Plasma (Henry George Liddell, Robert Scott, A Greek English Lexicon, on Perseus) is one of the four fundamental states of matter, and was first described by chemist Irving Langmuir in the 1920s.
A plasma display panel (PDP) is a type of flat panel display common to large TV displays or larger.
A plastic crystal is a crystal composed of weakly interacting molecules that possess some orientational or conformational degree of freedom.
Pressure (symbol: p or P) is the force applied perpendicular to the surface of an object per unit area over which that force is distributed.
Quark matter or QCD matter refers to any of a number of theorized phases of matter whose degrees of freedom include quarks and gluons.
The quantum spin Hall state is a state of matter proposed to exist in special, two-dimensional, semiconductors that have a quantized spin-Hall conductance and a vanishing charge-Hall conductance.
In condensed matter physics, quantum spin liquid is a state that can be achieved in a system of interacting quantum spins.
In physics, a quantum vortex represents a quantized flux circulation of some physical quantity.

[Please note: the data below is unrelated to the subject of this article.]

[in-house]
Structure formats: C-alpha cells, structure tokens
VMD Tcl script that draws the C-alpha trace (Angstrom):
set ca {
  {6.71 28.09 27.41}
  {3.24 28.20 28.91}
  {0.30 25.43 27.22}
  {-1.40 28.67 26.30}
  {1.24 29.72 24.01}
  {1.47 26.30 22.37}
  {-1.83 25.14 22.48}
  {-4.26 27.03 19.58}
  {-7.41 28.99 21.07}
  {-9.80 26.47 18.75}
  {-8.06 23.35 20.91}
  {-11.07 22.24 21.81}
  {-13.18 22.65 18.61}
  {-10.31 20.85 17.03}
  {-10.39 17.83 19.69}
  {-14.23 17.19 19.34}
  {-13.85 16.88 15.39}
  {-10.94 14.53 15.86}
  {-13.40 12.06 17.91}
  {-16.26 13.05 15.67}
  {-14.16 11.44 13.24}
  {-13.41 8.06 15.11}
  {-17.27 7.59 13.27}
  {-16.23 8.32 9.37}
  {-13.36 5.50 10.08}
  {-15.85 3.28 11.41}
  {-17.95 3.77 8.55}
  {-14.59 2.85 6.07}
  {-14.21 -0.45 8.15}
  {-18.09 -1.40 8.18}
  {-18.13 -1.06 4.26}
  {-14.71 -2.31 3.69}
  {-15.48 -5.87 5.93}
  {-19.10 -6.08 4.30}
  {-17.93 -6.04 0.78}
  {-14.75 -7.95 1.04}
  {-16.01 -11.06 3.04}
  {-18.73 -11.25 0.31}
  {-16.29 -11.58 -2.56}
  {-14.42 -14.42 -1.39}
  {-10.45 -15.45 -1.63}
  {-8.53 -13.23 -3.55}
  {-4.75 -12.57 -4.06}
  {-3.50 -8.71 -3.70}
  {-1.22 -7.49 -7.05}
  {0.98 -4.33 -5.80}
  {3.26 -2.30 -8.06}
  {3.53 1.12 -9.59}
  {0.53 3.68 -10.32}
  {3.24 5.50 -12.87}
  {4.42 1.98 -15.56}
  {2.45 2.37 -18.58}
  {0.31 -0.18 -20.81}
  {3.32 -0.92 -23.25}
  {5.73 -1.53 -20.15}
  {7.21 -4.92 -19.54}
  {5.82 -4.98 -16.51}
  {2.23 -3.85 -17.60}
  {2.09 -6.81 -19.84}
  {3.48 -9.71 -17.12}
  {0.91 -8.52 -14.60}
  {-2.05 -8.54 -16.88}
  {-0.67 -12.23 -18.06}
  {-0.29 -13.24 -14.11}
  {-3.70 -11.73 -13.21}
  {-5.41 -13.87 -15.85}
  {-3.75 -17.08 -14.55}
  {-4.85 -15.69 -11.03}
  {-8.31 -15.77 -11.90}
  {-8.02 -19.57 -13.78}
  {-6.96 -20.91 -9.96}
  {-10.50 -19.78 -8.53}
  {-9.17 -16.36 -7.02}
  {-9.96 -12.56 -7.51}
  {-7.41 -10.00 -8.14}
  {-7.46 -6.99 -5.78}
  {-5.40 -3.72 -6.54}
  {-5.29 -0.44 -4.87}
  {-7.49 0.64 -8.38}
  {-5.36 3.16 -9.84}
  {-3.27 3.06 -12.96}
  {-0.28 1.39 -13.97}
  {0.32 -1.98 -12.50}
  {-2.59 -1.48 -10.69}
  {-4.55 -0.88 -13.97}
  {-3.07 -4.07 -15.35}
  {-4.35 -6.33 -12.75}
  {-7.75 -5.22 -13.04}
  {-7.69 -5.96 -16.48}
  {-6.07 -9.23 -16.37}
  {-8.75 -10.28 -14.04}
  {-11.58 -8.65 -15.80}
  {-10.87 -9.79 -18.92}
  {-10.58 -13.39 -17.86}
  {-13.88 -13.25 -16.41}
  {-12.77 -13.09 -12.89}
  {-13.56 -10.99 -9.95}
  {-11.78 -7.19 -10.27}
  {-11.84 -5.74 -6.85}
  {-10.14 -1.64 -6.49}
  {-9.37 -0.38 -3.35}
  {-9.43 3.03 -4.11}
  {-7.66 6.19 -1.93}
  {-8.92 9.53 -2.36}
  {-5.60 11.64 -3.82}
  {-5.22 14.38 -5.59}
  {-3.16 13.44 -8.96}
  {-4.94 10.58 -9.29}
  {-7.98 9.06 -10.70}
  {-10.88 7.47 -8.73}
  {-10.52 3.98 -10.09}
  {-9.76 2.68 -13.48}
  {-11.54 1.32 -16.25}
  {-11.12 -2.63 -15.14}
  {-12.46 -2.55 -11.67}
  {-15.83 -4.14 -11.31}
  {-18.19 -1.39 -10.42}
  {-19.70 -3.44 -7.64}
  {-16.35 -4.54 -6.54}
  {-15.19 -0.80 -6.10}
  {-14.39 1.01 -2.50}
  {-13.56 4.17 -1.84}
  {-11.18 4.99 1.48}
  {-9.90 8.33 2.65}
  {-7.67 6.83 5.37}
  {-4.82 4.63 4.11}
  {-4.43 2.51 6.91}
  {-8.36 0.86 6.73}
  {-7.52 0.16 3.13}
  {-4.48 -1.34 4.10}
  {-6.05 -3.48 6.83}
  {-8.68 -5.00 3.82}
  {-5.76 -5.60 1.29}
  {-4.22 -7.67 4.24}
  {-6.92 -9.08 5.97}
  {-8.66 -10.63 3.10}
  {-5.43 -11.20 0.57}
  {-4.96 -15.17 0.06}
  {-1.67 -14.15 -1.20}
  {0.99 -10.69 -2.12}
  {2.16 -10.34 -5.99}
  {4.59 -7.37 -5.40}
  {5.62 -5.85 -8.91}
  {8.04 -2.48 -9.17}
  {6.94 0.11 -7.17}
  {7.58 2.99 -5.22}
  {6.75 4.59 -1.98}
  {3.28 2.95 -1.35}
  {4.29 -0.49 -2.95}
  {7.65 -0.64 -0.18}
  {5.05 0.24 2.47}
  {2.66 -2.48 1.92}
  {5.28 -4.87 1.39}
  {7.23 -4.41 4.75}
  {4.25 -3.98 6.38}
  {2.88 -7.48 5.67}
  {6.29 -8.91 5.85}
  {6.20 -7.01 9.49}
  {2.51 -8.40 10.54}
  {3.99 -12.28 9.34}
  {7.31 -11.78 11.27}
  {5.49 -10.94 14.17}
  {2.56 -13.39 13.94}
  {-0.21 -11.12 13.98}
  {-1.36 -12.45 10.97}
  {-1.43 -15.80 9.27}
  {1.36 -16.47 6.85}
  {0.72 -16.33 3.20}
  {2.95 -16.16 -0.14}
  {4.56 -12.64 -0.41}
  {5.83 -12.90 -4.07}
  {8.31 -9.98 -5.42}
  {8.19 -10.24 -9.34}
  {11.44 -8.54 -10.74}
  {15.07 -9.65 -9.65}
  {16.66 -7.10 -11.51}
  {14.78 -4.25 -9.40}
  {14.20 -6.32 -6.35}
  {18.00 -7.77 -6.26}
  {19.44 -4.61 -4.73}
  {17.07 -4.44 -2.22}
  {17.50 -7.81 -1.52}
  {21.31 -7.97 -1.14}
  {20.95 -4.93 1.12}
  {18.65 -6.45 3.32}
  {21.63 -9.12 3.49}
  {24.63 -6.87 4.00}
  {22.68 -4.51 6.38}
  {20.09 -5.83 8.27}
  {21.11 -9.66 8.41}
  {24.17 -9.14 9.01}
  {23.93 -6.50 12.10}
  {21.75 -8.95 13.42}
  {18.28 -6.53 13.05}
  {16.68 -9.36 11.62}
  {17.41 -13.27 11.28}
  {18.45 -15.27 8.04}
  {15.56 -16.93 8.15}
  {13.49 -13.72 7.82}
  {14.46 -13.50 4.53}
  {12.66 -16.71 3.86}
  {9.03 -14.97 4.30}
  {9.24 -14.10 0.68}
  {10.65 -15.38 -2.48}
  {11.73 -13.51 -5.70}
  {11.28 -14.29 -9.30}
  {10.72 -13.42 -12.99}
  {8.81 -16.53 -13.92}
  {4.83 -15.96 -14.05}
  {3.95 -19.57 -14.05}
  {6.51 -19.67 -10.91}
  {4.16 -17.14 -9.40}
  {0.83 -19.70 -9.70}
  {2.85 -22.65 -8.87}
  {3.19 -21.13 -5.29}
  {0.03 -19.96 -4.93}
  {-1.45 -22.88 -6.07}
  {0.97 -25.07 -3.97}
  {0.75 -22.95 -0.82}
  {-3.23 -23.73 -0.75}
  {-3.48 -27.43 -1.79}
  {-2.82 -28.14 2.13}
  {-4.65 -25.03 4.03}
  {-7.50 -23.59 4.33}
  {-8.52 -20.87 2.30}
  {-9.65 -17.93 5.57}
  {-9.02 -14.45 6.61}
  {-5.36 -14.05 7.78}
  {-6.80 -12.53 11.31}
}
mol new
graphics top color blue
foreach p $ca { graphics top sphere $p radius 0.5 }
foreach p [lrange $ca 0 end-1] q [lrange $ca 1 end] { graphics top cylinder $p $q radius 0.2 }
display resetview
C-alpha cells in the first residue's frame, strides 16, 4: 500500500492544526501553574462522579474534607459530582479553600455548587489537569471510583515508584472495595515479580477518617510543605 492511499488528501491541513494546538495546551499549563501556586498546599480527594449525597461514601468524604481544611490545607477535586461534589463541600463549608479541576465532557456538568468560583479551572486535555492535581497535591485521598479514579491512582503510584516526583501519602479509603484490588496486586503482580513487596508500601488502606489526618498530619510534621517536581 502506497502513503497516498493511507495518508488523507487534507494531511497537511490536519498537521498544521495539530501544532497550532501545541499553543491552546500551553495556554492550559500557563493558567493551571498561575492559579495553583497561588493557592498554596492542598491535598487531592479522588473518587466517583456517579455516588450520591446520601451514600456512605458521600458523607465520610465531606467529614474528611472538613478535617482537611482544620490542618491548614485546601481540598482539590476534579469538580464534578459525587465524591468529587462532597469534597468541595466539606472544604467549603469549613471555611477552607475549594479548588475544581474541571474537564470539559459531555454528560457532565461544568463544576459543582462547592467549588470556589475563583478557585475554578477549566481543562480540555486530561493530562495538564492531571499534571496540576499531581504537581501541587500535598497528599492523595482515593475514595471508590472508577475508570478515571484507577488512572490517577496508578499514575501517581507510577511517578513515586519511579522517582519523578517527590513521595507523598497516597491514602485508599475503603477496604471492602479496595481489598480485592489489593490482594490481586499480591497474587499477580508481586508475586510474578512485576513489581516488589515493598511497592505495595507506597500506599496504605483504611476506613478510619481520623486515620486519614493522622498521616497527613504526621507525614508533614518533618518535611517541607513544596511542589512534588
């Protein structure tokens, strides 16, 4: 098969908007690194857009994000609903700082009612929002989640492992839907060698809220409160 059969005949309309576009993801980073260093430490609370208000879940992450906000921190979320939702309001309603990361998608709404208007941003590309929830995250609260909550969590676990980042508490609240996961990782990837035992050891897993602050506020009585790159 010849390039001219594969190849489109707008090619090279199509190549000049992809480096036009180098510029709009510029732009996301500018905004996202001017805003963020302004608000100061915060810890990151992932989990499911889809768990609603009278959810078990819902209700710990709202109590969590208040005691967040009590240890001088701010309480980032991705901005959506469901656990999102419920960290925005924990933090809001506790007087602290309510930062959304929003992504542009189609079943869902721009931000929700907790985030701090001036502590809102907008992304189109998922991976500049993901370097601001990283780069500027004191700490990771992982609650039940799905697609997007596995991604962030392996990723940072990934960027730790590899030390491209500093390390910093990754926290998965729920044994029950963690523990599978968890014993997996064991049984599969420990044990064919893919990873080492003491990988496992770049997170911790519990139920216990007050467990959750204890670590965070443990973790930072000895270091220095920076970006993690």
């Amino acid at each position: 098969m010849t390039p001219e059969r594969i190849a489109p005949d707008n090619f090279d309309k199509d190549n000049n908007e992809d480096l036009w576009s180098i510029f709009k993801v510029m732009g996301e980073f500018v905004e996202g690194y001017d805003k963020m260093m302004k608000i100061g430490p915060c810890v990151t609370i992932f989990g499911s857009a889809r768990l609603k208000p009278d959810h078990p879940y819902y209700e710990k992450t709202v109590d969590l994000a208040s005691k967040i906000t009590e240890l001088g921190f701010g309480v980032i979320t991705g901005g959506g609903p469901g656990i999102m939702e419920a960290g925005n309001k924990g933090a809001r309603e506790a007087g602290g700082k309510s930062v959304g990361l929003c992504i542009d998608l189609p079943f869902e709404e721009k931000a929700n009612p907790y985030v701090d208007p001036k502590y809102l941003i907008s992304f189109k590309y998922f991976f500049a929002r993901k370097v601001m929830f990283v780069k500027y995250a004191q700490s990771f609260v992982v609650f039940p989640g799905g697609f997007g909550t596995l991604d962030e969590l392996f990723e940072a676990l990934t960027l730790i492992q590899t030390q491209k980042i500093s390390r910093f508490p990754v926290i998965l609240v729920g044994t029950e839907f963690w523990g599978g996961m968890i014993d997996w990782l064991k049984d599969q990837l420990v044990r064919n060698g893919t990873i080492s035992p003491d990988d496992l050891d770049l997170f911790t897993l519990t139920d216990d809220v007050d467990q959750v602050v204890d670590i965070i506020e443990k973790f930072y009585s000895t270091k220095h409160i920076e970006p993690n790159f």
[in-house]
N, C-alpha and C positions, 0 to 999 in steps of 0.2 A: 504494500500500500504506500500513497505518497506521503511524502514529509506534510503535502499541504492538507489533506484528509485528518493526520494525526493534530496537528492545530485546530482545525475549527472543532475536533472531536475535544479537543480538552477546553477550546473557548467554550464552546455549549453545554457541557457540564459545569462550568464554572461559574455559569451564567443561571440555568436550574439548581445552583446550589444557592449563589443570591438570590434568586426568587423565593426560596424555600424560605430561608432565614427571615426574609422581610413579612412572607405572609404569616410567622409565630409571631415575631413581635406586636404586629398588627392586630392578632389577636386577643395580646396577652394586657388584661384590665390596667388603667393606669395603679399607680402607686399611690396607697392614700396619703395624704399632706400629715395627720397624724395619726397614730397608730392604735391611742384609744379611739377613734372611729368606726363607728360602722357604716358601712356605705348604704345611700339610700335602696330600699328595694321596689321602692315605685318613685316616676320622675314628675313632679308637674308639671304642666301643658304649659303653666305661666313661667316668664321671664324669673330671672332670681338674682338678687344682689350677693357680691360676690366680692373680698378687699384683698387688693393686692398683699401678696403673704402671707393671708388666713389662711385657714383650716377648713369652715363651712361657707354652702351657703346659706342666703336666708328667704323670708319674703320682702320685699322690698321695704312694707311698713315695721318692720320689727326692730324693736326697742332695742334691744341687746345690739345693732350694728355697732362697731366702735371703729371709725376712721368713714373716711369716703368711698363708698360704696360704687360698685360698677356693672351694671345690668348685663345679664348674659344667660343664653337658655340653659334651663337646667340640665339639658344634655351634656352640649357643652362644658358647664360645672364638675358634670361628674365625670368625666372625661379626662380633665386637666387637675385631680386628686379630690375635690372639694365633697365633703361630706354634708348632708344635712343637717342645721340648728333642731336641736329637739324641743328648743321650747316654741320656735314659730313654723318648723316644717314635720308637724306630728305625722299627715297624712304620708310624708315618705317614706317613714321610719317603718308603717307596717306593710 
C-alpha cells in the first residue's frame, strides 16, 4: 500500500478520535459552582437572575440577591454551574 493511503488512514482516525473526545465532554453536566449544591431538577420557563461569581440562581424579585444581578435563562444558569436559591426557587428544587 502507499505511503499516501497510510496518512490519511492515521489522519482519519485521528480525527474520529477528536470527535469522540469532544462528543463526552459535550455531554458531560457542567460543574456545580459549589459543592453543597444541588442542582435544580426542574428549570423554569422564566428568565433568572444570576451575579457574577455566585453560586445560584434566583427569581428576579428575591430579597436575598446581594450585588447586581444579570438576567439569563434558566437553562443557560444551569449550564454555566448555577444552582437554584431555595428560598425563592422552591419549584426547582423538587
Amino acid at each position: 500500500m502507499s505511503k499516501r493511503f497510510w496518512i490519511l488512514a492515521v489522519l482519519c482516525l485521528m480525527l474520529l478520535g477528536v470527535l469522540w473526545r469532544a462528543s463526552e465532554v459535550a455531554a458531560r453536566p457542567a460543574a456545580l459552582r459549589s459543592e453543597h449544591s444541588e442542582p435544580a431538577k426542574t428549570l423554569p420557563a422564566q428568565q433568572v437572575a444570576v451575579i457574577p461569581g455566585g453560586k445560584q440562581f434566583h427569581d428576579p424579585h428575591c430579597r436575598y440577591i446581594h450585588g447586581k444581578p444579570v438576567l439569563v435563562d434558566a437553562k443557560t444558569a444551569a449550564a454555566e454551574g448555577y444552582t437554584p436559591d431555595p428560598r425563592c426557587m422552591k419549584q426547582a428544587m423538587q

A quark is a type of elementary particle and a fundamental constituent of matter.
A quark–gluon plasma (QGP) or quark soup is a state of matter in quantum chromodynamics (QCD) which exists at extremely high temperature and/or density.
Radioactive decay (also known as nuclear decay or radioactivity) is the process by which an unstable atomic nucleus loses energy (in terms of mass in its rest frame) by emitting radiation, such as an alpha particle, beta particle with neutrino or only a neutrino in the case of electron capture, gamma ray, or electron in the case of internal conversion.
A Rollin film, named after Bernard V. Rollin, is a 30 nm-thick liquid film of helium in the helium II state.
Rubidium is a chemical element with symbol Rb and atomic number 37.
Rydberg matter is an exotic phase of matter formed by Rydberg atoms; it was predicted around 1980 by É. A. Manykin, M. I. Ozhovan and P. P. Poluéktov.
Satyendra Nath Bose, (সত্যেন্দ্র নাথ বসু Sôtyendronath Bosu,; 1 January 1894 – 4 February 1974) was an Indian physicist specialising in theoretical physics.
Scientific American (informally abbreviated SciAm) is an American popular science magazine.
In chemistry, a silicate is any member of a family of anions consisting of silicon and oxygen, usually with the general formula, where 0 ≤ x Silicate anions are often large polymeric molecules with an extense variety of structures, including chains and rings (as in polymeric metasilicate), double chains (as in, and sheets (as in. In geology and astronomy, the term silicate is used to mean silicate minerals, ionic solids with silicate anions; as well as rock types that consist predominantly of such minerals. In that context, the term also includes the non-ionic compound silicon dioxide (silica, quartz), which would correspond to x.
The solar mass is a standard unit of mass in astronomy, equal to approximately.